Two months ago, Donald Trump’s campaign manager, Paul Manafort, reassured nervous party elites that the candidate would start to behave more like a traditional Republican presidential candidate and less like a Visigoth chieftain. “He gets it,” Manafort told members of the Republican National Committee. “The part that he’s been playing is now evolving into the part that you’ve been expecting.” As a public performer, Trump is the same raving, authoritarian bigot as before. Below the surface, however, an important evolution has taken place. Trump’s policy agenda, which once careened off wildly into populist directions, has slowly conformed to the traditional platform. The means by which Trump practices politics remain extraordinary, but their extraordinary character has obscured the increasingly ordinary ends to which they are applied.
Trump’s evolution has occurred largely out of the public eye, obscured by his high-profile antics. In the wake of securing his party’s nomination, he has made the rounds with important Republican stakeholders. On May 18, he gave an interview to Reuters where he pledged to repeal Dodd-Frank and also praised Janet Yellen. These stances placed Trump in the perfect sweet spot for Wall Street — he would free the financial industry from hated regulations, but he would not turn over monetary policy to cranks who might trigger a recession. That same day, he released a list of candidates he would appoint to a high-level judicial vacancy, every one of them a reliable devotee of conservative legal doctrine. Two days later, he met with the National Rifle Association, binding himself to its absolutist defense of weapons proliferation (eschewing his old moderate stance) and securing its endorsement.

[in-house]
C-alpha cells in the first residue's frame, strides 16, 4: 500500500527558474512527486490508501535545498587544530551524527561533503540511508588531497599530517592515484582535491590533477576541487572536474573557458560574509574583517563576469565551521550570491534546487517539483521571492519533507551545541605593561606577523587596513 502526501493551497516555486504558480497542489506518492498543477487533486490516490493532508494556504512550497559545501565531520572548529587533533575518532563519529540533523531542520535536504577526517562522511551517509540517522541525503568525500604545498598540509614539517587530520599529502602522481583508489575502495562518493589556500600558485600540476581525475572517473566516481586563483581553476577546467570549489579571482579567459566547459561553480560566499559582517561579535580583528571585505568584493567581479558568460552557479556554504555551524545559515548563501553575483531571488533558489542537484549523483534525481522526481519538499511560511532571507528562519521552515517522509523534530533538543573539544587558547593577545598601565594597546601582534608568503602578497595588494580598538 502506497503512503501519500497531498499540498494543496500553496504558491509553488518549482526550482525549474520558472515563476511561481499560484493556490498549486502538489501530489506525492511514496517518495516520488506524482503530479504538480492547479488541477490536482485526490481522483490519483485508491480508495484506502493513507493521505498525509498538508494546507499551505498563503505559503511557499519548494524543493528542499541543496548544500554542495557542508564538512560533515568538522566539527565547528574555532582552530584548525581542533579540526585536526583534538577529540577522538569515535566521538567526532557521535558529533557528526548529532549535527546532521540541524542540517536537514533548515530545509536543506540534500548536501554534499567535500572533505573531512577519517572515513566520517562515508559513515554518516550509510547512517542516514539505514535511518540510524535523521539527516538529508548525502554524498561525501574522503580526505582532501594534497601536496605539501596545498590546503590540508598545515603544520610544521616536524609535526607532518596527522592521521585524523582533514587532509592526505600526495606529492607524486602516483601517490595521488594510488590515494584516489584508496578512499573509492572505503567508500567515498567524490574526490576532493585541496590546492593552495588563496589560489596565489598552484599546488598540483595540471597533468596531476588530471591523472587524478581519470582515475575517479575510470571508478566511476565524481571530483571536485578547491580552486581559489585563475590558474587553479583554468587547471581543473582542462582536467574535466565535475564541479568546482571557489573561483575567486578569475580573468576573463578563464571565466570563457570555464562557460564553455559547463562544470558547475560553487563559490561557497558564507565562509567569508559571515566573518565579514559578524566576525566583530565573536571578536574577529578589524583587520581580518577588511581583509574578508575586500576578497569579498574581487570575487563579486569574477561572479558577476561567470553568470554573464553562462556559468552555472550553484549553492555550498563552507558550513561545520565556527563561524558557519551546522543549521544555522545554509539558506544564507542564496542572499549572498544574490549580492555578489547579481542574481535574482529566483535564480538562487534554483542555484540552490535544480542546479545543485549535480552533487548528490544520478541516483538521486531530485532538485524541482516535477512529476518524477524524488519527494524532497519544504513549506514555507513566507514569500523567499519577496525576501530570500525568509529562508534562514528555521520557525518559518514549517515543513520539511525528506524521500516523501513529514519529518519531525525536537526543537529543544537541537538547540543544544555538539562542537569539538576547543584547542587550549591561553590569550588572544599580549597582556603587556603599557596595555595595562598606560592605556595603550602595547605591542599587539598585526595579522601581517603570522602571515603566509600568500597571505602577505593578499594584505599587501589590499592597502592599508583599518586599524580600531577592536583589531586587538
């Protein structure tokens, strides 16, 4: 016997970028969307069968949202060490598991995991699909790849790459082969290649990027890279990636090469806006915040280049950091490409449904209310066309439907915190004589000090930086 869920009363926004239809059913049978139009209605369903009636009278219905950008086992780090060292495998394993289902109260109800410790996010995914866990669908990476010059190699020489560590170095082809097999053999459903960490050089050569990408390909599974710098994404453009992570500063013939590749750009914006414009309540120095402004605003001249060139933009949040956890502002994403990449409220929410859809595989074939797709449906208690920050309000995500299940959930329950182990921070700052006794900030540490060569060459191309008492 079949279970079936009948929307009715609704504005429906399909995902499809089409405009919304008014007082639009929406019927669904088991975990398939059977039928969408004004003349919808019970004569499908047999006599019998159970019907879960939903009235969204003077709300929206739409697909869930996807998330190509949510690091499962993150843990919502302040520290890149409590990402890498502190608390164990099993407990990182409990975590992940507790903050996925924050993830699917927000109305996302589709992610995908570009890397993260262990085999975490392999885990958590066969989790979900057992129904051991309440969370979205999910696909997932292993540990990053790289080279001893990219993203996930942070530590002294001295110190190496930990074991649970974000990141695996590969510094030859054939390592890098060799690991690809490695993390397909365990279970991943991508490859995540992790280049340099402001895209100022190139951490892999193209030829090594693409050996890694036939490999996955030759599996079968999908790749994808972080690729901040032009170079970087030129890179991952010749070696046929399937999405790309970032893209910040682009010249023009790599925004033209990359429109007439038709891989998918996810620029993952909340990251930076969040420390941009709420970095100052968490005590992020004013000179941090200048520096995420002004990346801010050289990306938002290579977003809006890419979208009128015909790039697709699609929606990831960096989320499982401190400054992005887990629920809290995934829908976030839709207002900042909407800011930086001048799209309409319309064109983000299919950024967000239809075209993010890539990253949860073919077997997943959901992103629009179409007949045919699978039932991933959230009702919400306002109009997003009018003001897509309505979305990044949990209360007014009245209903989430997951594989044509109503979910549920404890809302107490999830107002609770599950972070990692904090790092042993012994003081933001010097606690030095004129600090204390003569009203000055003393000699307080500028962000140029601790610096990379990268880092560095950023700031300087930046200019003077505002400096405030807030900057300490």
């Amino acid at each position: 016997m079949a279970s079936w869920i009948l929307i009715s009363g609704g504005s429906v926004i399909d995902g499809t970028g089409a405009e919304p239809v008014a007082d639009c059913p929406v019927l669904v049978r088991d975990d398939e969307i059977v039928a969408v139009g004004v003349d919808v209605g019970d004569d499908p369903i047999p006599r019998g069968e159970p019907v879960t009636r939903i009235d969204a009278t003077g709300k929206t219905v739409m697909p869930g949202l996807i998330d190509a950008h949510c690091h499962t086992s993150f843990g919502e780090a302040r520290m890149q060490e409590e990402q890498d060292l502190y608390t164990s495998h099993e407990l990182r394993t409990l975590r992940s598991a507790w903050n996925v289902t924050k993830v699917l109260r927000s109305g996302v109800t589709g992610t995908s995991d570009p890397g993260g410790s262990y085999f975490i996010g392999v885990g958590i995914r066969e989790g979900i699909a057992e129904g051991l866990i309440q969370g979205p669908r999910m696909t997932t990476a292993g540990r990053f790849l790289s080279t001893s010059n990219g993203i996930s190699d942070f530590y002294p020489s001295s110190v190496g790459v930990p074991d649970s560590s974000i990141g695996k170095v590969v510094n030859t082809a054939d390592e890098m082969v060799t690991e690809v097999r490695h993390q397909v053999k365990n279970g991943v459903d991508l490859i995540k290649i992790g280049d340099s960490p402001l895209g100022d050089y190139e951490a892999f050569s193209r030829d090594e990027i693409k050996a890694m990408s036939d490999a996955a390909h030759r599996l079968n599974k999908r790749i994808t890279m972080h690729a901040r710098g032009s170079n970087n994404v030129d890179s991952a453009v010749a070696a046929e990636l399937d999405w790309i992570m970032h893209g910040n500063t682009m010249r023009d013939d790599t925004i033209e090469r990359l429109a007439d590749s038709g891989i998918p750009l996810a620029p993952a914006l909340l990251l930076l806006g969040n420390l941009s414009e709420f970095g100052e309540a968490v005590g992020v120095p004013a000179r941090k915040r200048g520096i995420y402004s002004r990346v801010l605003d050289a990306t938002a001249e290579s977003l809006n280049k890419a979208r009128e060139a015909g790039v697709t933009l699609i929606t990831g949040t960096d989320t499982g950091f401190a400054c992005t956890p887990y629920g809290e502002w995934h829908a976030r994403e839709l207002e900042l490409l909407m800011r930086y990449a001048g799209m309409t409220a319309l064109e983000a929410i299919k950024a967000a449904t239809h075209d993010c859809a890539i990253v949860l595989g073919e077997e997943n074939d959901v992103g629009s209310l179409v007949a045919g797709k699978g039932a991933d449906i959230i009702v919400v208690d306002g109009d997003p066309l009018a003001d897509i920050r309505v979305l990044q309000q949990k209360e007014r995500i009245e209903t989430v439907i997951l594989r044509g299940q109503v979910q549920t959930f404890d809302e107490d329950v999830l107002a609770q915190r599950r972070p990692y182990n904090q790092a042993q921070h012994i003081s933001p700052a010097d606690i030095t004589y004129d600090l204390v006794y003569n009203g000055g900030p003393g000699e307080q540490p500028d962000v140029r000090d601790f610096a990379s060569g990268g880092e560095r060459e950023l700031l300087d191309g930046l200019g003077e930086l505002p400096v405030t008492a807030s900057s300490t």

Meanwhile, and not altogether coincidentally, Trump let on that his loud, repeated promises to fund his own campaign were no longer operative. He would instead rely on the party’s financial apparatus, even the parts of it he had once singled out by name as insidious string-pullers. “Sheldon Adelson is looking to give big dollars to Rubio because he feels he can mold him into his perfect little puppet,” Trump tweeted in October. “I agree!” By early May, Adelson had endorsed Trump, and by the end of the month he was promising to spend millions of dollars to get him elected. In February, Trump had ridiculed Jeb Bush as a helpless pawn of his donor Woody Johnson, the pharmaceutical mogul. Less than ten weeks later, he had enlisted Johnson as one of his top fundraisers. Trump staffed his campaign up and down with lobbyists, many of them recruited by Manafort, who is also a lobbyist.
And last week, Trump met with party moneymen and their appointed pseudo-economist representatives. “Lobbyists and business leaders, including oil billionaire and Trump ally Harold Hamm, gathered June 9 at the presumptive Republican nominee’s New York headquarters to present their policy wish lists,” Lynnley Browning reports. On hand was the Heritage Foundation’s Stephen Moore, stalwart advocate of supply-side economics and noted crank. The problem before the group was the size of Trump’s tax plan. Irresponsibly gargantuan, regressive tax cuts are standard-issue policy for the Republican Party. The concern is that Trump’s plan would hemorrhage so many trillions of dollars of revenue it could trigger a fiscal crisis and could not be passed by Congress.